Preceding Donald Trump's inauguration as President on January 20, the US media exploded with the "conflict of interest" controversy. It was alleged that Trump and his business associates were using his position as head of state to further business interests. Among the instances cited was his well-publicised foray in Pune with the Chordias. In quick fire-fighting measures, Trump announced that he would be stepping down from all corporate positions in his businesses and transferred his assets to a Trust controlled by his two eldest sons, Eric and Donald Trump Junior, for the period of his presidency.
A Trump lawyer, Sheri Dilon, also told American media that The Trump Organization had decided not to enter into any new overseas deals while Trump is president and will undertake domestic projects only after a company ethics adviser has approved them. The Trump representative in India said this had impacted growth. "There was a huge pipeline of requests for franchising the Trump brand, which we now have to turn down. Only those alliances that had been sealed before the presidential inauguration are going forward," he said.
On the Tribeca website, there is the legend: "The next big leap of the Indian real estate market is branded super luxury properties, and who better to set the momentum than Trump." The Managing Partner of Tribeca, Kalpesh Mehta, may have coined his "quote" when Donald J. Trump was still Trump the Businessman. Today, with Donald J. Trump, the US President, lurching from one controversy to another, is Trump still a premium brand worth paying millions for? Alexander Bohnekamp, CEO of H'Mark Hospitality, which does extensive business in Dubai and West Asia, told media persons that his business had been impacted in the aftermath of Trump's Muslim travel ban. An angry owner of Trump Towers, Istanbul, had threatened to take down the "Trump" signage.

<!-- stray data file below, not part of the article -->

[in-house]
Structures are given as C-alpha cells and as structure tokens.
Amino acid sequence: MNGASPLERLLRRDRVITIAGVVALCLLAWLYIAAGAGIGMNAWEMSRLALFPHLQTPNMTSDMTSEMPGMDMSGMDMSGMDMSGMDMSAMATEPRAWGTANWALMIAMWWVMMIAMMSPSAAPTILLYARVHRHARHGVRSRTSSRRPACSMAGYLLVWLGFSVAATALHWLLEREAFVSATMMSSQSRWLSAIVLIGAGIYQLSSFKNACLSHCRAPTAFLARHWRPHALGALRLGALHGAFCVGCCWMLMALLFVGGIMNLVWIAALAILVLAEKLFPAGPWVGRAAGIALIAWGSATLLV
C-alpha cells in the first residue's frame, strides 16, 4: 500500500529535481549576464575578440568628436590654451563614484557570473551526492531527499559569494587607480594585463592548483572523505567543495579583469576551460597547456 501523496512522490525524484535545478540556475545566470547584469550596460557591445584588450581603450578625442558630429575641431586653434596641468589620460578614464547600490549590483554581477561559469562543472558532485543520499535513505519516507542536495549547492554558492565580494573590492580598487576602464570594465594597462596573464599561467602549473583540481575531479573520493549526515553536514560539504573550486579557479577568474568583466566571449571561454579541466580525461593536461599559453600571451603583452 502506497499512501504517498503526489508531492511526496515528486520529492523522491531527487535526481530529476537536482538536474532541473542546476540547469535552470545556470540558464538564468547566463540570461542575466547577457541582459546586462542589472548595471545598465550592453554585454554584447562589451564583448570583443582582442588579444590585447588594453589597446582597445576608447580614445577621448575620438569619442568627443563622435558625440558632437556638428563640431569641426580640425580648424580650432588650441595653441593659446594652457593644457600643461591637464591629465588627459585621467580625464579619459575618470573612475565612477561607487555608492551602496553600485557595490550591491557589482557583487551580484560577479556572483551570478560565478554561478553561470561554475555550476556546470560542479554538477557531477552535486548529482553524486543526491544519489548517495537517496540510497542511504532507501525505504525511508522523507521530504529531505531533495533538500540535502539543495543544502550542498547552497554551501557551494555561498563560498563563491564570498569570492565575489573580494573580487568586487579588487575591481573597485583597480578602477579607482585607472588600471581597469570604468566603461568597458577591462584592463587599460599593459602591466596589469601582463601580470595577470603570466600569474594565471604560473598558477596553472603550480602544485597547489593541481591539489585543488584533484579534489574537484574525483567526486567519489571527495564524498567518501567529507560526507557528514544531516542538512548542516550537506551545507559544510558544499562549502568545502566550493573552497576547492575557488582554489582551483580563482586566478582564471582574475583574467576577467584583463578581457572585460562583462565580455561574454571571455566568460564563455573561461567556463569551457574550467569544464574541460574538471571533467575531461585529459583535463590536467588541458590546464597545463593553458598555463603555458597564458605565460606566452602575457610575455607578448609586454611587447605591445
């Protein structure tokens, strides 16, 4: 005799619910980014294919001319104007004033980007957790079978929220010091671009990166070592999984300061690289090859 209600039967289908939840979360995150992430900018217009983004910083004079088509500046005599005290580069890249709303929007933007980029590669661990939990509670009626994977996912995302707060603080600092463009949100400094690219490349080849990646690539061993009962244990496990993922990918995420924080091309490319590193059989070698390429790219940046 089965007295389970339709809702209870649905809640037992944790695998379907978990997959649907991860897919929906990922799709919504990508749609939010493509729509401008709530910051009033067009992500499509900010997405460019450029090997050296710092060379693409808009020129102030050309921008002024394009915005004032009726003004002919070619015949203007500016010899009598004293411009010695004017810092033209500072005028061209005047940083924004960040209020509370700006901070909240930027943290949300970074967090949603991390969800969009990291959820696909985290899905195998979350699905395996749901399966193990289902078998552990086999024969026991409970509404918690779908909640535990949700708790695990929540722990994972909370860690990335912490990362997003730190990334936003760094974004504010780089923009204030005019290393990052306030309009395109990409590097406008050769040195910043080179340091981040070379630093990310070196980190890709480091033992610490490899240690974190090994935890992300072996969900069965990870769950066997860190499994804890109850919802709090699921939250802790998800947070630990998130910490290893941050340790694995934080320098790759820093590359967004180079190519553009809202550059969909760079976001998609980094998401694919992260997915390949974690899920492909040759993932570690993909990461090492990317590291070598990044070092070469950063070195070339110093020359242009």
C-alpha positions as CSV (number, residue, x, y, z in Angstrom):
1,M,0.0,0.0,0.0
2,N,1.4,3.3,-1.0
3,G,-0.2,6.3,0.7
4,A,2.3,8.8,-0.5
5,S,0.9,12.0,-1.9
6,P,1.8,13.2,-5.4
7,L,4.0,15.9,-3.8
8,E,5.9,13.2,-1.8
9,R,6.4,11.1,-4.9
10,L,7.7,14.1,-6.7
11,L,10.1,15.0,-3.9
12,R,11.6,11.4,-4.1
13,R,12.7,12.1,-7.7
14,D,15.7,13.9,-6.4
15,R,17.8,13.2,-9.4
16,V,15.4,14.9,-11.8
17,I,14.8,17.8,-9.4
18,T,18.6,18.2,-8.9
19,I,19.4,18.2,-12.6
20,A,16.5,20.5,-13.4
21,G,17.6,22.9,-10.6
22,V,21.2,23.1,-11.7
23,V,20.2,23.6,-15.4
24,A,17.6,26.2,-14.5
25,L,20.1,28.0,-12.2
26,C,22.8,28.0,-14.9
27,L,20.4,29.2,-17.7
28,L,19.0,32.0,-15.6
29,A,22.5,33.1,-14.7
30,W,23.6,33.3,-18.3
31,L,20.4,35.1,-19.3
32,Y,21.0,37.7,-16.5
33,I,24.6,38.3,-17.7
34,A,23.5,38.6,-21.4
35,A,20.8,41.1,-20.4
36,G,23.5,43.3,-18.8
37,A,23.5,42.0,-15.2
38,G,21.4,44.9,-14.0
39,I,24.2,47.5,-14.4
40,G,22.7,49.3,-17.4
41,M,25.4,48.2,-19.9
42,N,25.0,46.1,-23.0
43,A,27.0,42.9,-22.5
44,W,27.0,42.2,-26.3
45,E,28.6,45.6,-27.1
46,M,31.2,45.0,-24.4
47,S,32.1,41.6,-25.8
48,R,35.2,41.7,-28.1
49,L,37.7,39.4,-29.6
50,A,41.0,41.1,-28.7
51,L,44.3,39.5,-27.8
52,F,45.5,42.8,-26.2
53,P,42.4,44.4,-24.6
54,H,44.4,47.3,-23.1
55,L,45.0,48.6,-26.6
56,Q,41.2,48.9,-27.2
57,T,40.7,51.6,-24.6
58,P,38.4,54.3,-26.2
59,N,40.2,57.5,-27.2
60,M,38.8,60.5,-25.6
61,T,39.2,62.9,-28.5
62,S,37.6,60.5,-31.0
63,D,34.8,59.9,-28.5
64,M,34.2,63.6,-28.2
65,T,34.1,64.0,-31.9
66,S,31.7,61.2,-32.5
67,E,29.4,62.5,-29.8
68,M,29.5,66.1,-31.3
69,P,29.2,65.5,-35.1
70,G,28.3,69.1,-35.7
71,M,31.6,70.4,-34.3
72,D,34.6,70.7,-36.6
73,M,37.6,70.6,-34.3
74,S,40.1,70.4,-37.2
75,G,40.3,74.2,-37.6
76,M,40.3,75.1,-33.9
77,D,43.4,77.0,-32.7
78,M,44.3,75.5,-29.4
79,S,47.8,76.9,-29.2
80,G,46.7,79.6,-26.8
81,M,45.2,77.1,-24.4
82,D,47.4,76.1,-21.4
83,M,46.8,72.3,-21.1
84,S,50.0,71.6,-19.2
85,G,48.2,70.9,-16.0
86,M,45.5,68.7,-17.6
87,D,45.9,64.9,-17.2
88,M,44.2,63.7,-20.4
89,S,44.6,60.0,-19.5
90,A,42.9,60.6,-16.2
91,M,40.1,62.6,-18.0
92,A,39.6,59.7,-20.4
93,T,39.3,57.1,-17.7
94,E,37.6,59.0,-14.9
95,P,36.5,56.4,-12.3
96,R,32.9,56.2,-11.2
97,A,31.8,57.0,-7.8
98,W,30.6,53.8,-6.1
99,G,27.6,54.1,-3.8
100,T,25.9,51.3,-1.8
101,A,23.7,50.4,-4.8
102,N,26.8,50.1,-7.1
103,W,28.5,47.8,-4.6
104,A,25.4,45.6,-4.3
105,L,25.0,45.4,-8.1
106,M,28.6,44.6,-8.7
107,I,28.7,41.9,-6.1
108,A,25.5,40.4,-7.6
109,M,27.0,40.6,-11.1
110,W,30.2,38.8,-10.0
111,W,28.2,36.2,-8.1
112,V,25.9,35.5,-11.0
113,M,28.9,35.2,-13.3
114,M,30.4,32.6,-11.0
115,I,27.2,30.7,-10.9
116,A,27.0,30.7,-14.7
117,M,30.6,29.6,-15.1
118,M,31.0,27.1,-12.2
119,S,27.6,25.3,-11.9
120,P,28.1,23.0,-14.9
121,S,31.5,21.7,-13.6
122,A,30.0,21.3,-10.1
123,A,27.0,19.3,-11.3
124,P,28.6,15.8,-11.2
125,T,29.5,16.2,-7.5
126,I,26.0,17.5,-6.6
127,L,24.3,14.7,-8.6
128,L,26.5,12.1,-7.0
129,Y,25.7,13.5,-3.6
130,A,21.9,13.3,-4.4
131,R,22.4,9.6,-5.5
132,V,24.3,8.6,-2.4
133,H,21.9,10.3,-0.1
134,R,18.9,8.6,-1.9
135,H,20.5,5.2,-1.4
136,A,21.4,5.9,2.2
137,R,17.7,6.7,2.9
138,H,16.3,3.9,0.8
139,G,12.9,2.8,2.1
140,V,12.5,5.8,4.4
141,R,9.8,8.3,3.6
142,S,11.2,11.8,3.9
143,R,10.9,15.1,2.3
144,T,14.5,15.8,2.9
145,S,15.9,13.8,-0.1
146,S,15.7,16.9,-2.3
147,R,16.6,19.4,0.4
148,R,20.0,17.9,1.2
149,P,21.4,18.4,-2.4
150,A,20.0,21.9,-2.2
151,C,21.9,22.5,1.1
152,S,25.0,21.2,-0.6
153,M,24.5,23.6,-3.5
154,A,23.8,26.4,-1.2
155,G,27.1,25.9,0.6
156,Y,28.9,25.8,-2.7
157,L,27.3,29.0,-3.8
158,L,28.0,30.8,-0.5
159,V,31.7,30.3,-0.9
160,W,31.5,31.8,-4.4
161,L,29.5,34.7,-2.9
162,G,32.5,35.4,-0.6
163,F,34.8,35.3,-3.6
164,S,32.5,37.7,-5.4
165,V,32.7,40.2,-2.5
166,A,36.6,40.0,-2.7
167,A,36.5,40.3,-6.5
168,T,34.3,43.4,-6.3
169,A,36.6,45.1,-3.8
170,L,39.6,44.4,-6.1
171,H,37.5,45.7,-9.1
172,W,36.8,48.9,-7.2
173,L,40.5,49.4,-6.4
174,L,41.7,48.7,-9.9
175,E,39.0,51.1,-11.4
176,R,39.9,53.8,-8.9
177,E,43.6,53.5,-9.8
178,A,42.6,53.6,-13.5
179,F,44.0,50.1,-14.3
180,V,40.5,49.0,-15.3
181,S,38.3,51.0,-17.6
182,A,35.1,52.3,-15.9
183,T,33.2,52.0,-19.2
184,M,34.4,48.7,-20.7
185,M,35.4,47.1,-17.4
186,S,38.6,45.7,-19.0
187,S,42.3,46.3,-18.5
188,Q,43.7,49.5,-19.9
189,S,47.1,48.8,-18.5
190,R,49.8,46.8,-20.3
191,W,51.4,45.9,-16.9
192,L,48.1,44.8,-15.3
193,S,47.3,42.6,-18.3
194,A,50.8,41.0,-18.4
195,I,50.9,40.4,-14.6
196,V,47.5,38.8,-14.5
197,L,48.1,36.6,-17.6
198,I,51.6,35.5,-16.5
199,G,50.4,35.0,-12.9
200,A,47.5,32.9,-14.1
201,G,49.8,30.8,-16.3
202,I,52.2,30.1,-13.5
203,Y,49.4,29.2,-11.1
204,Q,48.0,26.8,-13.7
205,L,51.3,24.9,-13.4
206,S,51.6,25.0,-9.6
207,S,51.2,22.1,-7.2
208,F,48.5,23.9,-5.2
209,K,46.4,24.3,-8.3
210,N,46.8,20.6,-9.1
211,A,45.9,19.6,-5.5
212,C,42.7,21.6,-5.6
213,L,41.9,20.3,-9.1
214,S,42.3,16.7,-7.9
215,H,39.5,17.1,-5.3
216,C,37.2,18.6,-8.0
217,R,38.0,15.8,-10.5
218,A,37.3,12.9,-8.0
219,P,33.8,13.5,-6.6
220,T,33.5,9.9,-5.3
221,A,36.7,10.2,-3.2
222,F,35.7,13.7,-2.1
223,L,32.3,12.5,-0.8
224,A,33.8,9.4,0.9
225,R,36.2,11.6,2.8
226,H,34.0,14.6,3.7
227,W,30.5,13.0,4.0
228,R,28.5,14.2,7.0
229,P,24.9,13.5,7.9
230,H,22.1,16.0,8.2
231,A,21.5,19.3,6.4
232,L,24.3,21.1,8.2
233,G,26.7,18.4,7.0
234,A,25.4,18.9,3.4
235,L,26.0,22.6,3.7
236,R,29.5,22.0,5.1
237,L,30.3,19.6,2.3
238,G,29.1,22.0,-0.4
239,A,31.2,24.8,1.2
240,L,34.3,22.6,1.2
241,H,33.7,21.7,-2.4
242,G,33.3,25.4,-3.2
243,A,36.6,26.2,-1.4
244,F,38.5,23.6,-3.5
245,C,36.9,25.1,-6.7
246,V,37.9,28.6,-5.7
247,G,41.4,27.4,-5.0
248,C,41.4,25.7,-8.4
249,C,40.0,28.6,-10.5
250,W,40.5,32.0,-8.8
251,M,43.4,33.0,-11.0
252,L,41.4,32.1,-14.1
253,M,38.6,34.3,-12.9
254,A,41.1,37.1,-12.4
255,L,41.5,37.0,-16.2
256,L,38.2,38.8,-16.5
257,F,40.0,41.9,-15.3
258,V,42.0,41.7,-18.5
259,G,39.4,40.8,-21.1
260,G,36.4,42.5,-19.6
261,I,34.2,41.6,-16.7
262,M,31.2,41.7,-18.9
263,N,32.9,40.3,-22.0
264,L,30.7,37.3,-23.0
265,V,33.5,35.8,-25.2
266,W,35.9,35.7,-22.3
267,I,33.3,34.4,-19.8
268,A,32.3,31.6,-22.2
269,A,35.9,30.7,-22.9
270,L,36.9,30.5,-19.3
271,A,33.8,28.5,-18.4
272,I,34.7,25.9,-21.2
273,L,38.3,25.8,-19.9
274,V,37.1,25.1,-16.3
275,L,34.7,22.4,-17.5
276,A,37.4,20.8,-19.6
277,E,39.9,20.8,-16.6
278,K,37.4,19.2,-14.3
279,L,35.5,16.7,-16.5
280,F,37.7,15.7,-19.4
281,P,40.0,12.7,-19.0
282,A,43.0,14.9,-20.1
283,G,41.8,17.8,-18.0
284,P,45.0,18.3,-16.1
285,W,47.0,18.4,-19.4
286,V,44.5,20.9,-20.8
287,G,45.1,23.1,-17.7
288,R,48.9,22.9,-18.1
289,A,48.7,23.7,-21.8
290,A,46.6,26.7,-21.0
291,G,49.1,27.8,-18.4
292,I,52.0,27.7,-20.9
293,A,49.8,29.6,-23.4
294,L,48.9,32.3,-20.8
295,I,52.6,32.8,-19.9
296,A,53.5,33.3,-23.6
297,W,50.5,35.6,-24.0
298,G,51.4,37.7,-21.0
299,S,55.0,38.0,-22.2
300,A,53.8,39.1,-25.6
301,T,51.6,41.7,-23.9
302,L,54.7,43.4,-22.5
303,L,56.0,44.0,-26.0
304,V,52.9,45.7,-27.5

The Trump brand, before he became president, was positive. It was associated with the aspiration of the rich to indulge in luxury, says Sandeep Goyal, Chairman of Mogae Media, and a well-known brand analyst. "Today, with Trump coming out as loud and boorish, there is almost nothing 'presidential' about him. The brand has been sullied, and is eroding by the day. Why should you want to pay millions if it is not aspirational?" asks Goyal.
Meanwhile, recent surveys suggest that the demand for high-end homes priced at `10 crore or more in the metropolitan cities has been shrinking following the long recession and last November's demonetisation. In Mumbai, a survey by property market tracker Liases Foras last year for 2015/16 showed the inventory of homes on sale above `10 crore had increased to 3,718 from 3,072 in the previous year. Post-demonetisation, the buying is even slower.
In this market, Trump-branded luxury homes and luxe products such as golf courses may have to wait a while. Perhaps, after Donald Trump completes his four-year term!
Gurbir Singh is a Mumbai-based freelance writer